New Fiction Titles on the New York Times Best Sellers List (8/6/06)

I've been a fan of James Lee Burke ever since Dave Robicheaux first appeared in Neon Rain in 1987. His evocation of New Orleans and Louisiana is poetic and haunting. Who better to capture the beauty of the landscape and a way of life that Katrina destroyed? In this latest novel, the action take place just before the hurricane strikes but the mood is elegiac. Dave is looking back with sadness for what has already been lost.

At #1 is Phantom by Terry Goodkind: the author is an admirer of Ayn Rand; some critics find her influence in the author's depiction of the battle between the forces of good and evil in his Sword of Truth fantasy series.

At #4 is Pegasus Descending by James Lee Burke: a young woman commits suicide; another young woman comes to New Iberia with vengeance on her mind; Dave Robicheaux becomes convinced of connections between the two and once again tries to save his world.

At #5 is The Ruins by Scott Smith: another critically acclaimed offbeat thriller by Smith, this time involving couples vacationing in the Yucatan.

At #10 is Sleeping with Fear by Kay Hooper: a psychic FBI agent comes under attack by dark forces while investigating occult activity in South Carolina (last book in trilogy after Hunting Fear and Chill of Fear).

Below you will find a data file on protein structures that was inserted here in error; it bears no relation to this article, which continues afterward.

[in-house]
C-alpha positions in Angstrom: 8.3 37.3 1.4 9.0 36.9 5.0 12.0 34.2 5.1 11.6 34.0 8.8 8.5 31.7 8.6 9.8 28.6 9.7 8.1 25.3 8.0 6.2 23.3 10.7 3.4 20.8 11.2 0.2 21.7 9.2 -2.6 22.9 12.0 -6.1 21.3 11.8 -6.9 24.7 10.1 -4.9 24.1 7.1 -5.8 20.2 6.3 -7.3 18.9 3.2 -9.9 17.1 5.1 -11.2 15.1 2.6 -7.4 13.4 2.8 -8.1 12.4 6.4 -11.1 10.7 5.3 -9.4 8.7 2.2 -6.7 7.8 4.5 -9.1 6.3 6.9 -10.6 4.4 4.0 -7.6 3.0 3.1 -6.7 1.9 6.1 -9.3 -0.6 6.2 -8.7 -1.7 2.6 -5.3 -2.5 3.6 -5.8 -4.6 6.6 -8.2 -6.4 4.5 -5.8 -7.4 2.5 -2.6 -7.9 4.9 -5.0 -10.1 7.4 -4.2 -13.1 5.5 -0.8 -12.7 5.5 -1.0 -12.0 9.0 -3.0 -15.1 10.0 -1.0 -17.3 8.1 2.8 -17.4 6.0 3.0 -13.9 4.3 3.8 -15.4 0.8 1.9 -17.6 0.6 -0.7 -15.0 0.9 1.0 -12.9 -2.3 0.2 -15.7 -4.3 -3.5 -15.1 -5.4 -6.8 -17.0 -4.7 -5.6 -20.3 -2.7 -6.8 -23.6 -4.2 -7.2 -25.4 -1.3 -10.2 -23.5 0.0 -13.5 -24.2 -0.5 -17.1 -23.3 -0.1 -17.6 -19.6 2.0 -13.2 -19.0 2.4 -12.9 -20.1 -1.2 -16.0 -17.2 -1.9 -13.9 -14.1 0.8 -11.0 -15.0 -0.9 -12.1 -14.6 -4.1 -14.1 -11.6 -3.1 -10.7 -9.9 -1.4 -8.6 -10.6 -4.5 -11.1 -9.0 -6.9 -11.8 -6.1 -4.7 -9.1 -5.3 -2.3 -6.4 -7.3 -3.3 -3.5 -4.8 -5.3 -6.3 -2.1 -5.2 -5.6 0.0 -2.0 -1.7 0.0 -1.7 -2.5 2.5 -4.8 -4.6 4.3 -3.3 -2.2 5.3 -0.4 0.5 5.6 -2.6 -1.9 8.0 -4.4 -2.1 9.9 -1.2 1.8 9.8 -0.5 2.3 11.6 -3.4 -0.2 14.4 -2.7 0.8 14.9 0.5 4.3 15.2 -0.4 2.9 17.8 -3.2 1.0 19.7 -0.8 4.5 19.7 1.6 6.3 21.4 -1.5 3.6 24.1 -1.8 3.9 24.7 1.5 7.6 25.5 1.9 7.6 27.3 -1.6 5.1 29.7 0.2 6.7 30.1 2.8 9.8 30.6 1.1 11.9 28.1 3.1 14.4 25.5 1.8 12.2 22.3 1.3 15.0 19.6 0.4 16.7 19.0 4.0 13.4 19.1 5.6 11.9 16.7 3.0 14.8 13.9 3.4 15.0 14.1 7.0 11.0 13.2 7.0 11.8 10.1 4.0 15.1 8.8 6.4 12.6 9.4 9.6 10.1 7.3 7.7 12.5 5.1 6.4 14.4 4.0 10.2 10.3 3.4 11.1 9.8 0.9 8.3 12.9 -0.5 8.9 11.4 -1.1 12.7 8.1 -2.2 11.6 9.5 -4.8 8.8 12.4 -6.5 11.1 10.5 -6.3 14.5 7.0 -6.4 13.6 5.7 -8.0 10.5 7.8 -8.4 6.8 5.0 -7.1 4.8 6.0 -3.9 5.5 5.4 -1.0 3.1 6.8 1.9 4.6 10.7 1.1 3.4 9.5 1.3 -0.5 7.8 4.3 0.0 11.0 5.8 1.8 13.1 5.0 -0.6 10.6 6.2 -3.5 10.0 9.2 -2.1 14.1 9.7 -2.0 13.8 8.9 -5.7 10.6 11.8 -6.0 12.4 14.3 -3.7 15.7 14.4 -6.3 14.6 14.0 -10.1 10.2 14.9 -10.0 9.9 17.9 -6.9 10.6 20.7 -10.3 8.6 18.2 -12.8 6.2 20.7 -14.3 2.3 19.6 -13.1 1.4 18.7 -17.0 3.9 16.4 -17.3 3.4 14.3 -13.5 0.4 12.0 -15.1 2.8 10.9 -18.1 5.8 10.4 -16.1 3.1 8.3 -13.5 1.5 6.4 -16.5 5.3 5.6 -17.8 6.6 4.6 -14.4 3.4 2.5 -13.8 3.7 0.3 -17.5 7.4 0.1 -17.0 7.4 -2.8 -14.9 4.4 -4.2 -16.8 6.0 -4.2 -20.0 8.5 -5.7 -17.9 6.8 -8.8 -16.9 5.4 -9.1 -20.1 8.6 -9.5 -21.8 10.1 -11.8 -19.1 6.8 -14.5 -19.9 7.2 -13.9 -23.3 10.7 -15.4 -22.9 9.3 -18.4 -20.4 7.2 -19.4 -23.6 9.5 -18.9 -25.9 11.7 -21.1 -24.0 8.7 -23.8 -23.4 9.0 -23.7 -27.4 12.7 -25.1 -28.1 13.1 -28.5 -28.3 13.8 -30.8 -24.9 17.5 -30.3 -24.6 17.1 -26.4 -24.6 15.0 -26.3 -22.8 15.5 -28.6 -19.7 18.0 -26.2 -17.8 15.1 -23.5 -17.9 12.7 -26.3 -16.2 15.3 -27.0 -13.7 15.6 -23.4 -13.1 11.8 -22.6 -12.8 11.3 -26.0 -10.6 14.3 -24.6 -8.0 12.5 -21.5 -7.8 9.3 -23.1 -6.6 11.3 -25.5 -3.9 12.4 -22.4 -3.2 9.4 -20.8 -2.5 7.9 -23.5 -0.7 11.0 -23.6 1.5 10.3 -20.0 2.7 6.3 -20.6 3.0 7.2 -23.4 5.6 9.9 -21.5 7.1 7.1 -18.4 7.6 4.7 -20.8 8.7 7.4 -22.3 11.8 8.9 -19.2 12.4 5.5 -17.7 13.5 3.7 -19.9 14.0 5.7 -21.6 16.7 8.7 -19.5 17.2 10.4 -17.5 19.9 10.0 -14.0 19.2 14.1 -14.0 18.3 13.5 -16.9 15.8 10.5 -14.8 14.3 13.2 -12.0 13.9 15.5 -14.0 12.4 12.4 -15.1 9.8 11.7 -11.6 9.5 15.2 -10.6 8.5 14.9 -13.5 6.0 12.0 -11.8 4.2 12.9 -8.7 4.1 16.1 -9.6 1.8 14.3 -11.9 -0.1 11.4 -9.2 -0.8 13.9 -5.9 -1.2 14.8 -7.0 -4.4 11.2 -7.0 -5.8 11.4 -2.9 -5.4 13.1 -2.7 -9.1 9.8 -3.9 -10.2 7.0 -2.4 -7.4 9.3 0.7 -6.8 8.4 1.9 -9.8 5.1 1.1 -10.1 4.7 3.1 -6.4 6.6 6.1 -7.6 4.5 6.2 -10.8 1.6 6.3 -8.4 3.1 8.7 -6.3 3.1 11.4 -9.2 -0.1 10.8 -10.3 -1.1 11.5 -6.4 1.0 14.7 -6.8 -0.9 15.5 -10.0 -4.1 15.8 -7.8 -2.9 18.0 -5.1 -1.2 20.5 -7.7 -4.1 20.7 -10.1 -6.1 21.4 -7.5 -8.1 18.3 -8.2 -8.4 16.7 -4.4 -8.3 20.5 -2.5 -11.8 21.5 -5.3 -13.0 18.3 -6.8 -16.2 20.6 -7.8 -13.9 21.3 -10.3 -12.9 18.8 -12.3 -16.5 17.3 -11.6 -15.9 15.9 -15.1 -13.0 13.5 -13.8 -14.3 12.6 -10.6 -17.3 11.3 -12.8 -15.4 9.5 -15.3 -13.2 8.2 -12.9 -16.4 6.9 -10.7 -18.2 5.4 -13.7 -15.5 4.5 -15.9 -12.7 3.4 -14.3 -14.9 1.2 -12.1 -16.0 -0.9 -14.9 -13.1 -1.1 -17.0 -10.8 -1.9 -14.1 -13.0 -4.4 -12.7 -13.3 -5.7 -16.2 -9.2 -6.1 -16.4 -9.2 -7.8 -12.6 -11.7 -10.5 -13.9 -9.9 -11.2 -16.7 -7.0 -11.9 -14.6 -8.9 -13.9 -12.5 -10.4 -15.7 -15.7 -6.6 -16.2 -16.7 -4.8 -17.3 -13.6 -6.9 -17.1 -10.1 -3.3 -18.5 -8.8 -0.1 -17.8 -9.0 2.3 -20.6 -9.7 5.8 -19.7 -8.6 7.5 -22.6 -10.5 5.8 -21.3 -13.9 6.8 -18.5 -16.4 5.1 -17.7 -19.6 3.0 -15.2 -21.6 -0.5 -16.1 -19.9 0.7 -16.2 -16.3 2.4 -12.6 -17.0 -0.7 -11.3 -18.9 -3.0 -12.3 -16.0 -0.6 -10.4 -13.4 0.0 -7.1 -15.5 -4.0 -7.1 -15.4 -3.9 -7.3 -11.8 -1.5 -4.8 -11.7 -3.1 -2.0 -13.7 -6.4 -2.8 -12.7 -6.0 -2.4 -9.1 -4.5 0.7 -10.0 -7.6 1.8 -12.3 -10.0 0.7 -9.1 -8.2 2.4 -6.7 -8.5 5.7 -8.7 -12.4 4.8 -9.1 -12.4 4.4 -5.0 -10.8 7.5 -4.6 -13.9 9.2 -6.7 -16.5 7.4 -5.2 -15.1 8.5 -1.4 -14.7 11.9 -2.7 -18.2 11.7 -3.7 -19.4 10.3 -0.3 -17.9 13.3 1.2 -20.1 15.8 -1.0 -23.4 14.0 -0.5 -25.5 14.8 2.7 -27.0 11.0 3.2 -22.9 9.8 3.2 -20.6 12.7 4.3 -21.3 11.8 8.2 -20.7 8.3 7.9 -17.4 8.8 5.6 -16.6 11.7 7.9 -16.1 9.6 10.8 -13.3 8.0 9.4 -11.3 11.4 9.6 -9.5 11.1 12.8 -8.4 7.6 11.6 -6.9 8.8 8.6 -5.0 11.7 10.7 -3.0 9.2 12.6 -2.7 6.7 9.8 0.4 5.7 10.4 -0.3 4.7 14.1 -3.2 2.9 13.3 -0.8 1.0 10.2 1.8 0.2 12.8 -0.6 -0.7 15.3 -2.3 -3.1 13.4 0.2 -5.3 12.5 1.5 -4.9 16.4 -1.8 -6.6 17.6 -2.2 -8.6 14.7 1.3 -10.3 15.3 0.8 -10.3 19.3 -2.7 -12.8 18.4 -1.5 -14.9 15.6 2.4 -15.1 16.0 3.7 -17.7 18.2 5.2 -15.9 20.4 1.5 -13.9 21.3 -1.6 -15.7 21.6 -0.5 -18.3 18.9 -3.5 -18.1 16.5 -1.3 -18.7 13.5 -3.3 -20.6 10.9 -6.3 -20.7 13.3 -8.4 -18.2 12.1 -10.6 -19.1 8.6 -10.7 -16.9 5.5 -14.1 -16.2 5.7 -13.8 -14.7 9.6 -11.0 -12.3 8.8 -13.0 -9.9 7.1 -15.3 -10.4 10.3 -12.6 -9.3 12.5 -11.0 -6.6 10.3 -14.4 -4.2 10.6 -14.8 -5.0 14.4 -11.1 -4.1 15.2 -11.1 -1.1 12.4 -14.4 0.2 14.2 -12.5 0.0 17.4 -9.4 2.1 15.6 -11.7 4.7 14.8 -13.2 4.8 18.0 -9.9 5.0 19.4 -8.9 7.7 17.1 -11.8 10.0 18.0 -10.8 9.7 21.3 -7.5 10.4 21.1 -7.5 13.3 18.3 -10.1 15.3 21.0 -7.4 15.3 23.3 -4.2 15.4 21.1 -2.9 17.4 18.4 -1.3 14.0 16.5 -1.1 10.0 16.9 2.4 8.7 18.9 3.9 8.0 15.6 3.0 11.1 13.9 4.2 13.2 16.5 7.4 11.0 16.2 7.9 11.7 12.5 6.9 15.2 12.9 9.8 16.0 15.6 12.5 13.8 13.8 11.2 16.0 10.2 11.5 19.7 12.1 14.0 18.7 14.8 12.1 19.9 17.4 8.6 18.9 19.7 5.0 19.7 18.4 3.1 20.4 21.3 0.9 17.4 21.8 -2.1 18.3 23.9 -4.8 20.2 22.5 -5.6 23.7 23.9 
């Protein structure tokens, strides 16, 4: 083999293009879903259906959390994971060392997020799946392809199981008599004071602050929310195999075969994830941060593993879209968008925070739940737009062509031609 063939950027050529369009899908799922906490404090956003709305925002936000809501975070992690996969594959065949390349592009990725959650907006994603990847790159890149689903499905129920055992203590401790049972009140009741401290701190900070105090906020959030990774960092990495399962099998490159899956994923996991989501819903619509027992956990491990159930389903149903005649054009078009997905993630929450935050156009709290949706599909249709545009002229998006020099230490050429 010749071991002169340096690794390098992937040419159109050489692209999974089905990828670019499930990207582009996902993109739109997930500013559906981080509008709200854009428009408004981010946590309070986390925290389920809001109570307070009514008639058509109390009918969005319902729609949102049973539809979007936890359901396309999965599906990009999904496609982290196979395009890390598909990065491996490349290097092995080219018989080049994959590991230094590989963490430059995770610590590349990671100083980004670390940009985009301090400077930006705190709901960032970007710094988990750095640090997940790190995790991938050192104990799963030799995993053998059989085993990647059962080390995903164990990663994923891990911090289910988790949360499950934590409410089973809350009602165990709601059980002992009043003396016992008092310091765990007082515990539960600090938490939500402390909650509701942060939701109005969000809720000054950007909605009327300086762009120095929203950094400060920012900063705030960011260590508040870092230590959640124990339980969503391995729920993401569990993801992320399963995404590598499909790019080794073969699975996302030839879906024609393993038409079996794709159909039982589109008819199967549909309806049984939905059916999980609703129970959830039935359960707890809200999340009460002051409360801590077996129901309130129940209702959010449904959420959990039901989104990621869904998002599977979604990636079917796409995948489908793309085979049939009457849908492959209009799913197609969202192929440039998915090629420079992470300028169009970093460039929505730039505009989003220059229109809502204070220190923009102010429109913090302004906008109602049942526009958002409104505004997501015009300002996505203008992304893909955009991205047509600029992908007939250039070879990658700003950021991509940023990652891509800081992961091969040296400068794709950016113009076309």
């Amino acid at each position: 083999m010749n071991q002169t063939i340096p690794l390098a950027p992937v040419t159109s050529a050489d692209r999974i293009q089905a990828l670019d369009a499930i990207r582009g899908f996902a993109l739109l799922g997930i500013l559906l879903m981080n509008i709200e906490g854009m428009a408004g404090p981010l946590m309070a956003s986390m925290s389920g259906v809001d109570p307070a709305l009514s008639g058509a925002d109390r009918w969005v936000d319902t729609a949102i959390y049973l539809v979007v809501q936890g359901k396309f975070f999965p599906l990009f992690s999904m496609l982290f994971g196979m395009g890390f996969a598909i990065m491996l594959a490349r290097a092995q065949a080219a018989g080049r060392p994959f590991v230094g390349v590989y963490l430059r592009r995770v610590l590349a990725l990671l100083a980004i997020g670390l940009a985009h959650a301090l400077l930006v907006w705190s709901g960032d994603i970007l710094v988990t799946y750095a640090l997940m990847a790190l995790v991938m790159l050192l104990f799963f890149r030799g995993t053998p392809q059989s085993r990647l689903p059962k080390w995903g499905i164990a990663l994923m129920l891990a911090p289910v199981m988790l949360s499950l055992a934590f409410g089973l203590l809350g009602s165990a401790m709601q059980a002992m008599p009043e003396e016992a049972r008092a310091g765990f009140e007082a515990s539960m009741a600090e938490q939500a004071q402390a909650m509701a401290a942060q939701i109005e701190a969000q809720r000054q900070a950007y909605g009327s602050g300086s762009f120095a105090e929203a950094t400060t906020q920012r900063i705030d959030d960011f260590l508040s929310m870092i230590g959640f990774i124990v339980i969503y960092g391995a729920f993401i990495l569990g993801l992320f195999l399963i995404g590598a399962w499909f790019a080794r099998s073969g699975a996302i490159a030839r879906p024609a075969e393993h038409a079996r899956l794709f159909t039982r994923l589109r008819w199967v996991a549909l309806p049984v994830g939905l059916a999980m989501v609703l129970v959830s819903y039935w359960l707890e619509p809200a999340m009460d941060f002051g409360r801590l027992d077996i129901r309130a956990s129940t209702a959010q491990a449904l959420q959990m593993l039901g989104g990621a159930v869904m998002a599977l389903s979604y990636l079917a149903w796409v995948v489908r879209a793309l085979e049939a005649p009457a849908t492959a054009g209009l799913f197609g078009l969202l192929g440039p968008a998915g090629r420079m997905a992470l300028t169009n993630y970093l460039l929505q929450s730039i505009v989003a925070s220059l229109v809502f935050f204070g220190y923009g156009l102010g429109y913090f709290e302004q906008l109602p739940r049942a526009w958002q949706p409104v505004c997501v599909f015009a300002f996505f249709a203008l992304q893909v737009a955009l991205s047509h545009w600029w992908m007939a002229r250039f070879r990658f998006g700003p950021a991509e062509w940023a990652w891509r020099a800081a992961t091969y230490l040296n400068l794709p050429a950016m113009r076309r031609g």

Warlord, Barbarian, Empire Builder: Who was Attila the Hun?

He was called the 'Scourge of God' and considered one of the destroyers of the Roman Empire. His own empire stretched from the Rhine to the Black Sea, from the Baltic to the Balkans. He was Attila the Hun, once a byword for mindless barbarism. John Man's fascinating recent book Attila: The Barbarian King Who Challenged Rome revisits the evidence and retraces the career of this shrewd and powerful leader of the feared nomadic horsemen who challenged the Roman Empire for nearly 20 years during the early 5th Century. Man, a travel writer and historian, has traveled extensively in Asia and Mongolia and is also the author of Genghis Khan: Life, Death and Resurrection and Gobi: Tracking the Desert. Another fairly recent look at Attila can be found in Patrick Howarth's Attila, King of the Huns: Man and Myth and in the lushly filmed made-for-TV movie, Attila.